BHS TEACHER Andrew McCullough, in green shirt, comes to the aid of one of his students stuck in the mud off Wharton Point on Monday. The students were checking traps for green crabs as part of an aquaculture program.

BHS TEACHER Andrew McCullough, in green shirt, comes to the aid of one of his students stuck in the mud off Wharton Point on Monday. The students were checking traps for green crabs as part of an aquaculture program.

BRUNSWICK

Nearly 25 Brunswick High School students got dirty Monday afternoon, making good use of a $35,000 University of Maine grant to conduct marine research.

Community outreach and service learning educator Rick Wilson said the majority of the grant will go to the BHS science department to help fund and start an aquaculture research project.

The grant was part of the university’s Experimental Program to Stimulate Competitive Research, specifically the Sustainable Ecological Aquaculture Network.

Wilson worked on the grant with Brunswick Marine Resource Officer Dan Devereaux, Susan Olcott of the Tideland Coalition, and Andrew McCullough, marine science teacher at BHS.

On Monday, the group headed out onto the flats off Wharton Point to collect green crabs for the study. The traps were baited with herring and set by Wilson’s service learning class last Thursday.

The crabs collected were being taken back to the school to be studied by the class.

“The idea is to figure out how to best trap the green crabs, so in the spring (when) we’ve got a plot out here we can put some seed clams in and see if we can grow some clams without them being eaten by the green crabs,” Olcott said.

Just off shore, a square is marked off for the future seeding project. Olcott said ideally they will also secure a second site in deeper water to compare data with.

Students wearing hipboots slogged their way precariously out onto the flats toward the six traps set between the shore and channel. Occasionally, one would toddle and slip; another would become completely stuck.

McCullough gave pointers on how to navigate the sometimes nearly waist-deep mud — “keep your ankles moving,” he told them.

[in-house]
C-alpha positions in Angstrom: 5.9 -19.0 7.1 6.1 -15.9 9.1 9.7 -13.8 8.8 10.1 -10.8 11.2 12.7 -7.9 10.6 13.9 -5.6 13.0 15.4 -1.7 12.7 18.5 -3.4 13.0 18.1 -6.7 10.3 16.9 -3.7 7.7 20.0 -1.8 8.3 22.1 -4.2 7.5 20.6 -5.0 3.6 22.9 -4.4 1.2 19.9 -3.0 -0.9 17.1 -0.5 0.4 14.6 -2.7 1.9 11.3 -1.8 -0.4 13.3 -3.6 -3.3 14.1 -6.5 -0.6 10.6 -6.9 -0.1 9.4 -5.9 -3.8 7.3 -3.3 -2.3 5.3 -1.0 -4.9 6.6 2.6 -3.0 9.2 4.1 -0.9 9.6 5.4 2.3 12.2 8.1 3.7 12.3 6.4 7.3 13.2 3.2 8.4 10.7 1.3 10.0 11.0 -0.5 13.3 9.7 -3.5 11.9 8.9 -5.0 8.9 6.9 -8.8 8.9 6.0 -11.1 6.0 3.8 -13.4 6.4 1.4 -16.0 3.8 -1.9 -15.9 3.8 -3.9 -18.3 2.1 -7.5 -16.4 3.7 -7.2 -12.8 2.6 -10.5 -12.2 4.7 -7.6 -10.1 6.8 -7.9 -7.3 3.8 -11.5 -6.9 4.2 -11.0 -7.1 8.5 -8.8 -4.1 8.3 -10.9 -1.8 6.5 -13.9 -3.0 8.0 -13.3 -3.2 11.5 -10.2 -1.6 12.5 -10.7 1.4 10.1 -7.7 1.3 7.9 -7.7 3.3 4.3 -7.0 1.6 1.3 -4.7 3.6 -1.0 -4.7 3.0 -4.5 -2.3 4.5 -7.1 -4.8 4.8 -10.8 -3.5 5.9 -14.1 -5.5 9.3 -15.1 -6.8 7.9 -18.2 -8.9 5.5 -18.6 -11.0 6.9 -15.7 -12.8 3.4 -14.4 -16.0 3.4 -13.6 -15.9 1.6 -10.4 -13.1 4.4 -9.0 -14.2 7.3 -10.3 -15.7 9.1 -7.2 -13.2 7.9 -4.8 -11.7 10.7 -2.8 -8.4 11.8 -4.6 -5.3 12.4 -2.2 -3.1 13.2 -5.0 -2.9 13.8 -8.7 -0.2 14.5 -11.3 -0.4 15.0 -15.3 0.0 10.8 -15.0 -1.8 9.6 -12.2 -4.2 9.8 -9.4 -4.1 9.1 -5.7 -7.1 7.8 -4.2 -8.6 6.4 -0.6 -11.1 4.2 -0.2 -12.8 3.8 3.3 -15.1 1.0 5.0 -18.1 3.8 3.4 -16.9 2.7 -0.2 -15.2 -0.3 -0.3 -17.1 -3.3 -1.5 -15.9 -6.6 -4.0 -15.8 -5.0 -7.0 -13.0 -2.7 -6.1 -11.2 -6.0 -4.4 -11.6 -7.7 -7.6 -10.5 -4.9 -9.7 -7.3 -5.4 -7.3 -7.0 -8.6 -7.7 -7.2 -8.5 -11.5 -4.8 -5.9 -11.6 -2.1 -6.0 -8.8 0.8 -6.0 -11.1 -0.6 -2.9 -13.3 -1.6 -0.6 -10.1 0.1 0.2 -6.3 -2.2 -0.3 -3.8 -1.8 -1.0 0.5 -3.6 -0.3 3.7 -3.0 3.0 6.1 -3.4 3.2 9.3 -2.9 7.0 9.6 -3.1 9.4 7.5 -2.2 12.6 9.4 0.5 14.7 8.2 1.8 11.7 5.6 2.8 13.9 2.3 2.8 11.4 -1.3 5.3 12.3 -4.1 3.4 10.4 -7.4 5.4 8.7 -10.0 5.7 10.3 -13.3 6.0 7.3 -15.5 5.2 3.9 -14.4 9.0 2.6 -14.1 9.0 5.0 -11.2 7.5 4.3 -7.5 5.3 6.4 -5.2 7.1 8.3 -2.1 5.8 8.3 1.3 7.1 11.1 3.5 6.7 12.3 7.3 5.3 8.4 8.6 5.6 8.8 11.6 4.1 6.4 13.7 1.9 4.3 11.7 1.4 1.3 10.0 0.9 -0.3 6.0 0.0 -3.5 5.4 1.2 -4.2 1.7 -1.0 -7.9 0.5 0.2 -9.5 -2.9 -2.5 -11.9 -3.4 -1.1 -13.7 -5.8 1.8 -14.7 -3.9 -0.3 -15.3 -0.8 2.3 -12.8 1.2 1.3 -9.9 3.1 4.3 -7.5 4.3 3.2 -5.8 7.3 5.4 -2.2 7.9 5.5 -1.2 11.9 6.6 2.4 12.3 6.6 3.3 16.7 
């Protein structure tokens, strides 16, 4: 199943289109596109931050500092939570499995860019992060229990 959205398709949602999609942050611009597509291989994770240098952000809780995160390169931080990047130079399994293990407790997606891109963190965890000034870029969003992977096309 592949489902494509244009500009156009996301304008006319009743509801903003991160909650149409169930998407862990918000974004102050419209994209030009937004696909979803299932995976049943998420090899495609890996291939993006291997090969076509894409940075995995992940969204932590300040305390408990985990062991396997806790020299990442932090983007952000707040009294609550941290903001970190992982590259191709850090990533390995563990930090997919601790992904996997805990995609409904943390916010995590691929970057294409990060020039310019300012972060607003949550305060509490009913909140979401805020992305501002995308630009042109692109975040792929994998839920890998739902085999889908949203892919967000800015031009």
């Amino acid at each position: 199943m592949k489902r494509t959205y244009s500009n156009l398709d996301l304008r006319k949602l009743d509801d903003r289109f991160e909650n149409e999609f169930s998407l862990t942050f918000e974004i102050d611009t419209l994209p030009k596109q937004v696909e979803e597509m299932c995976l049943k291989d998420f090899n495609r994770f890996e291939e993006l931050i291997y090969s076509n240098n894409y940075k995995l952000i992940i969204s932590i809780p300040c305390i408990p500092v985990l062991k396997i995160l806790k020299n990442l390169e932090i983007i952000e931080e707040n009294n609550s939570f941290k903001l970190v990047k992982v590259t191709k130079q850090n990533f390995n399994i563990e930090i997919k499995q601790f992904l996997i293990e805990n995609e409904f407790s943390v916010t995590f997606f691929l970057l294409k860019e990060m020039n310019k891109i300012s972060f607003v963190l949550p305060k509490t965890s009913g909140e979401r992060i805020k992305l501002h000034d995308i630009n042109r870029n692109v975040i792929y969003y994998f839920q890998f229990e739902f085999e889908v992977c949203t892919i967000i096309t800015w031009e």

“The worst thing you can do is just stand real still and let yourself sink in,” McCullough said.

Laughing as they took serious data, students collected crabs in ziplock bags and made sure there was bait for another round.

Wilson told the students how the bay connects to the local economy and culture going back generations.

Olcott said there are other ecological factors they will be looking at such as sediments, presence of other creatures, oxygen levels, nutrient levels and temperature.

Just as the educational aspect of this project can potentially reach many other students in the school, it may even reach outside BHS as Region 10 Technical High School students may be making predator resistant “Beal boxes” for the study.

Olcott said she will be looking for further grant funding for the program over the winter as the aquaculture study is not funded under the regular school budget.

Olcott said they are still getting their feet wet, so to speak, on this project and logistics have become an issue. From hauling all their mud-laden equipment back and forth to storing their gear, cleanup work has become an issue.

One simple yet major need for the group so far has been scrub brushes, as the mud from the flats quickly becomes like concrete on their boots and waders. Brushes, coupled with a fresh water supply and adequate storage for their gear, will allow for more time learning and less time hauling and cleaning.

The grant

THE $35,000 University of Maine grant to conduct marine research is part of the university’s Experimental Program to Stimulate Competitive Research, specifically the Sustainable Ecological Aquaculture Network.


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